For stargazing under light-polluted skies, we suggest investing in a good nebula filter, with our top pick being the Orion UltraBlock UHC (ultra-high-contrast) filter. This filter won’t make the effects of light pollution disappear, and only works on a handful of objects, but it will enhance the contrast on nebulae like Orion or the Lagoon so that they can be seen better. The improvement is visible even under dark skies. The 2” model will work with any 1.25” eyepieces in a 2” diagonal by screwing onto your 2” to 1.25” adapter.

Lastly, some sort of power supply, such as the Celestron PowerTank Lithium, is recommended for running the 8” LX90 ACF if you don’t have access to a wall outlet and don’t want to go through piles of C batteries to use the telescope.

What can you see?

The 8” LX90 ACF provides stunning views of the night sky, even from light-polluted cities and suburbs. Splendid open star clusters such as the Double Cluster in Cassiopeia, the Wild Ducks (M11) in Scutum, and the Pleiades (M45) in Taurus can all fit in its field of view if you use an f/6.3 focal reducer or wide-angle 2” eyepieces. Additionally, bright globular star clusters like M13 will be visible under most conditions, and usually resolve into individual stars at high power, while many double stars can also be split with this telescope. Bright nebulae like Orion (M42) and the Lagoon (M8) look decent under light-polluted skies, and a UHC filter enhances the view, but the best sights are under dark skies far away from sources of light pollution. Planetary nebulae such as the Ring (M57) or the Cat’s Eye appear as tiny dots with a variety of different colors ranging from blue to gray, green, and even yellowish, and some reveal their central white dwarf stellar remnants too.

Dark skies significantly expand the deep-sky viewing capabilities of any telescope, including the 8” LX90 ACF. Nebulae appear significantly more detailed, globular star clusters are easier to resolve, and open clusters have more sparkle to them. Galaxies like M31, M64, M65, and M82 appear with their dramatic dust lanes visible, while hints of bridges of gas and spiral arms are visible in some galaxies such as M51 or the Antennae. The Virgo Cluster of galaxies appears in the eyepiece as dozens or even hundreds of faint fuzzy dots. 

The 8″ LX90 ACF telescope is an ideal choice for viewing Solar System objects. With it, you can easily discern the phases of Mercury and Venus, as well as any dust storms or polar ice caps on Mars. When Mars is at its closest approach to Earth biannually, dark markings on its surface also become visible with this telescope. Jupiter’s equatorial cloud belts, festoons, storms, and the Great Red Spot are easy to see, along with its four large moons: Io, Europa, Ganymede, and Callisto, all of which appear as tiny disks when transiting in front of the gas giant and casting shadows behind them on a steady night.  Saturn’s stunning rings, including the Cassini Division, can be seen in great detail with the 8” LX90 ACF. You may also catch faint views of some cloud belts on Saturn itself and up to a half dozen of its moons.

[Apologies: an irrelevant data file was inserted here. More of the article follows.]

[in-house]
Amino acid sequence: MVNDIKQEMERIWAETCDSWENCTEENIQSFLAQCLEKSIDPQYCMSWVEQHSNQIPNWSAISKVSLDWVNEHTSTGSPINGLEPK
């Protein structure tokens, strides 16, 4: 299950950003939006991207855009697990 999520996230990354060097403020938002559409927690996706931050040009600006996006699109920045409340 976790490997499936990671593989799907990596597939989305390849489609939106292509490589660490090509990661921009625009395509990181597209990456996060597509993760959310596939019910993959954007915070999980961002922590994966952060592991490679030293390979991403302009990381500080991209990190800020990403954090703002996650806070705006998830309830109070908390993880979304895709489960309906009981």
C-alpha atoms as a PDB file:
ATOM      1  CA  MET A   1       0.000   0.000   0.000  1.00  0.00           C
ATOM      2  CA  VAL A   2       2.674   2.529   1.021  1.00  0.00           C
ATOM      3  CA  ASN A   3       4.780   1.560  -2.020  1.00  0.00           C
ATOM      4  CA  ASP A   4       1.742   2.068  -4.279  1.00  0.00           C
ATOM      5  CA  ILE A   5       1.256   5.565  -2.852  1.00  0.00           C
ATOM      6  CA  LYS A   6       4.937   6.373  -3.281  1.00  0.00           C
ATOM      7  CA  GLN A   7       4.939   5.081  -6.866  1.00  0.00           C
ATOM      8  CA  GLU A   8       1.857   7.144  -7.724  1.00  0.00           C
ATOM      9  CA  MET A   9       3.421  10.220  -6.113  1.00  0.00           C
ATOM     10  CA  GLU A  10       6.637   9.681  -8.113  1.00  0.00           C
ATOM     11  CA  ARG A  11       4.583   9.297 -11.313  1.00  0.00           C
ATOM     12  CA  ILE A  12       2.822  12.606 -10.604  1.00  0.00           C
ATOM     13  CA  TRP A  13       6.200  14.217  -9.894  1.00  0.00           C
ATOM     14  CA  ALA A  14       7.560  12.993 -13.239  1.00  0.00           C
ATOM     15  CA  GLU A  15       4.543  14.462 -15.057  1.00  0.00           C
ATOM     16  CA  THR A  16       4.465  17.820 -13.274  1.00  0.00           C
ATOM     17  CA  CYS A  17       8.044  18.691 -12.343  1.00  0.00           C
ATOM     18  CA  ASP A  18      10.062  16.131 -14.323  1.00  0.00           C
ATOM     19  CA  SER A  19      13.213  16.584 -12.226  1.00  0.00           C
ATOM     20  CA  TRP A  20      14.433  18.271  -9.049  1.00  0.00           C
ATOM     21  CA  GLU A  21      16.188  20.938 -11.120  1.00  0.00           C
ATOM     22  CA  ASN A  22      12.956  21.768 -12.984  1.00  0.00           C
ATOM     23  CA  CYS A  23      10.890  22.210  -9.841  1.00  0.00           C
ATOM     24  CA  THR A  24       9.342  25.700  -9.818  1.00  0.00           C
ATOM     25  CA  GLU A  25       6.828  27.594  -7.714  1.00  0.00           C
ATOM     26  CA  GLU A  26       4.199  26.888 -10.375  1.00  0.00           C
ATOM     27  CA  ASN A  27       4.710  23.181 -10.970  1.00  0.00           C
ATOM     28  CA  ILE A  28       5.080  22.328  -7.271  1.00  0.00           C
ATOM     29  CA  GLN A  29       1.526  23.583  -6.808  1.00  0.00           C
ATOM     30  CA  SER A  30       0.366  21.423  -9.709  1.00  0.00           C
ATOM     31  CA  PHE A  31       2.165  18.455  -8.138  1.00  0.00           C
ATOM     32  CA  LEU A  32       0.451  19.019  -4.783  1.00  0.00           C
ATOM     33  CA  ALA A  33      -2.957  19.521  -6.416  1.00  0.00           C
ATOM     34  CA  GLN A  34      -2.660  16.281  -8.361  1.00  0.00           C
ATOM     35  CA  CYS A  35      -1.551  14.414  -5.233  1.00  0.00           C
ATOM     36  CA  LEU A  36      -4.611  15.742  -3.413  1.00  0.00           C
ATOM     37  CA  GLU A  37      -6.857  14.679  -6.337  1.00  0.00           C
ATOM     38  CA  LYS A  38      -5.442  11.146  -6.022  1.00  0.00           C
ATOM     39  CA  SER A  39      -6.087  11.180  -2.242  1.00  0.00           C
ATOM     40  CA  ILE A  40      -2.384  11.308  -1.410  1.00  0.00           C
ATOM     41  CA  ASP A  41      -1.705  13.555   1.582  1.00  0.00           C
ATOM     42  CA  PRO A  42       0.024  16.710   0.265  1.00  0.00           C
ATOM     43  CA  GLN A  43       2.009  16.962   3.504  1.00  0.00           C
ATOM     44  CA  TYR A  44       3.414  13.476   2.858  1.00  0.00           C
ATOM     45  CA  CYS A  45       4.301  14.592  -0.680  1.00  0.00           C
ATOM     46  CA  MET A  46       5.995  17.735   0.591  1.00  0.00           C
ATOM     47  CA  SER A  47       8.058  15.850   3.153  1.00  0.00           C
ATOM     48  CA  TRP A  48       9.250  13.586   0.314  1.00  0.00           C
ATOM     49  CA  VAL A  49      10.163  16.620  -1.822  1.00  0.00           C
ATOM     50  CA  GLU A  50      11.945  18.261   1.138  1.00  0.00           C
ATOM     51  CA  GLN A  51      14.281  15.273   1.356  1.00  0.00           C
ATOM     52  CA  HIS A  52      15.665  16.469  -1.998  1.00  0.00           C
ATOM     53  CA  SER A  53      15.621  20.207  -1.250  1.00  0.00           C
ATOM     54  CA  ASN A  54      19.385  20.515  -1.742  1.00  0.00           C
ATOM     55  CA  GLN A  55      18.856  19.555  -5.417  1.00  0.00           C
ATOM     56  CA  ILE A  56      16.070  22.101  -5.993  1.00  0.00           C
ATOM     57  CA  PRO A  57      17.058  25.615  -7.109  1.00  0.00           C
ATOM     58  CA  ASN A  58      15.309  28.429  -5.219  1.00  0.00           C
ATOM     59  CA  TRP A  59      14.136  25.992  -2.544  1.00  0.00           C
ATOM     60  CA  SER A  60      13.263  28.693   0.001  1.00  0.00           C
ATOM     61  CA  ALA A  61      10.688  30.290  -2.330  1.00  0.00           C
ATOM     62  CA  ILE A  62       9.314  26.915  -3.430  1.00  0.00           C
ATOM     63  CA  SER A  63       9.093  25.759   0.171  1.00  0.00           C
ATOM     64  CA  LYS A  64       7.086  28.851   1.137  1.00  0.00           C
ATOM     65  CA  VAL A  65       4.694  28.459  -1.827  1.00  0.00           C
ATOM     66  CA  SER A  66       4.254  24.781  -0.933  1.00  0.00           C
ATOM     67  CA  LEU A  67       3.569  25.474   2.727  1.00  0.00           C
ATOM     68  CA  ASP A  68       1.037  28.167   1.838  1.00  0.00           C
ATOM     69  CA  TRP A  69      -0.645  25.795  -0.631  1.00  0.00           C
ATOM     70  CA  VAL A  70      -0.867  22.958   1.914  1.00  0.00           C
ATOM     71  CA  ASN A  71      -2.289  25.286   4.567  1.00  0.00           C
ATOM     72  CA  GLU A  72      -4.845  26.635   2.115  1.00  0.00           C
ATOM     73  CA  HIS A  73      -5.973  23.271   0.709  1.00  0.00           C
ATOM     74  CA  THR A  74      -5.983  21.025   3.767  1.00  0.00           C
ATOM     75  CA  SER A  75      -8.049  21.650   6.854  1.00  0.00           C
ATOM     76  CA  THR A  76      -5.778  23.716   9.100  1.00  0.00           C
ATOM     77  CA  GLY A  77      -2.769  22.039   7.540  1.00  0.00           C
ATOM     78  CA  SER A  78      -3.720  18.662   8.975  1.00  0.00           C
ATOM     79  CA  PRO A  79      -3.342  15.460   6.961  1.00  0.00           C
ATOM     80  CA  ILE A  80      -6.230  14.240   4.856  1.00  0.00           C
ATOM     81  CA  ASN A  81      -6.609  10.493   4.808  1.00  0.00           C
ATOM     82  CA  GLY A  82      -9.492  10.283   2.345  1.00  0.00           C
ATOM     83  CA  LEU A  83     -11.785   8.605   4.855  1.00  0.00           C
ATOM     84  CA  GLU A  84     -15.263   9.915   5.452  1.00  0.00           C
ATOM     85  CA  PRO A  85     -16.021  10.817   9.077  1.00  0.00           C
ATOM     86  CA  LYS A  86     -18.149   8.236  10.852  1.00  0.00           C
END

The 8” LX90 ACF will allow you to resolve Uranus’ disk while one or two of its four largest moons might appear nearby too, although a larger instrument would be recommended if you want to have an easier time spotting them. Neptune appears only as a fuzzy, bluish star-like dot; however, Triton is fairly noticeable beside it, while Pluto is technically visible but challenging even for experienced observers in optimal conditions with only 8” of aperture.


The 8” LX90 ACF can be converted to an equatorial mount, but this requires the purchase or manufacture of a wedge and precise polar alignment. The LX90’s cheap DC servo motors and lack of direct autoguider port connection make for a troublesome setup with less-than-ideal performance compared to a quality stepper-driven German equatorial mount. 

We generally don’t advise using the 8″ LX90 ACF (or any fork-mounted telescope) for deep-sky astrophotography, as it may not yield the best results. A German equatorial mount is a more suitable and practical choice for beginners, since it offers better tracking/guiding accuracy and can be used with a smaller telescope to start off. An 8″ Schmidt-Cassegrain telescope is also less-than-ideal for beginner deep-sky imagers; it’s expensive and has very high requirements for tracking accuracy, making it more likely to provide disappointing results and a frustrating user experience.

Fortunately, planetary astrophotography is much easier with the 8” LX90 ACF: all you need is a Barlow lens (2x or 3x) and a camera like the ZWO ASI224MC. You can achieve outstanding lunar and planetary images without too much time or work, though good seeing conditions and processing are important.

Zane Landers

An amateur astronomer and telescope maker from Connecticut who has been featured on TIME magazineNational GeographicLa Vanguardia, and Clarin, The Guardian, The Arizona Daily Star, and Astronomy Technology Today and had won the Stellafane 1st and 3rd place Junior Awards in the 2018 Convention. Zane has owned over 425 telescopes, of which around 400 he has actually gotten to take out under the stars. These range from the stuff we review on TelescopicWatch to homemade or antique telescopes; the oldest he has owned or worked on so far was an Emil Busch refractor made shortly before the outbreak of World War I. Many of these are telescopes that he repaired or built.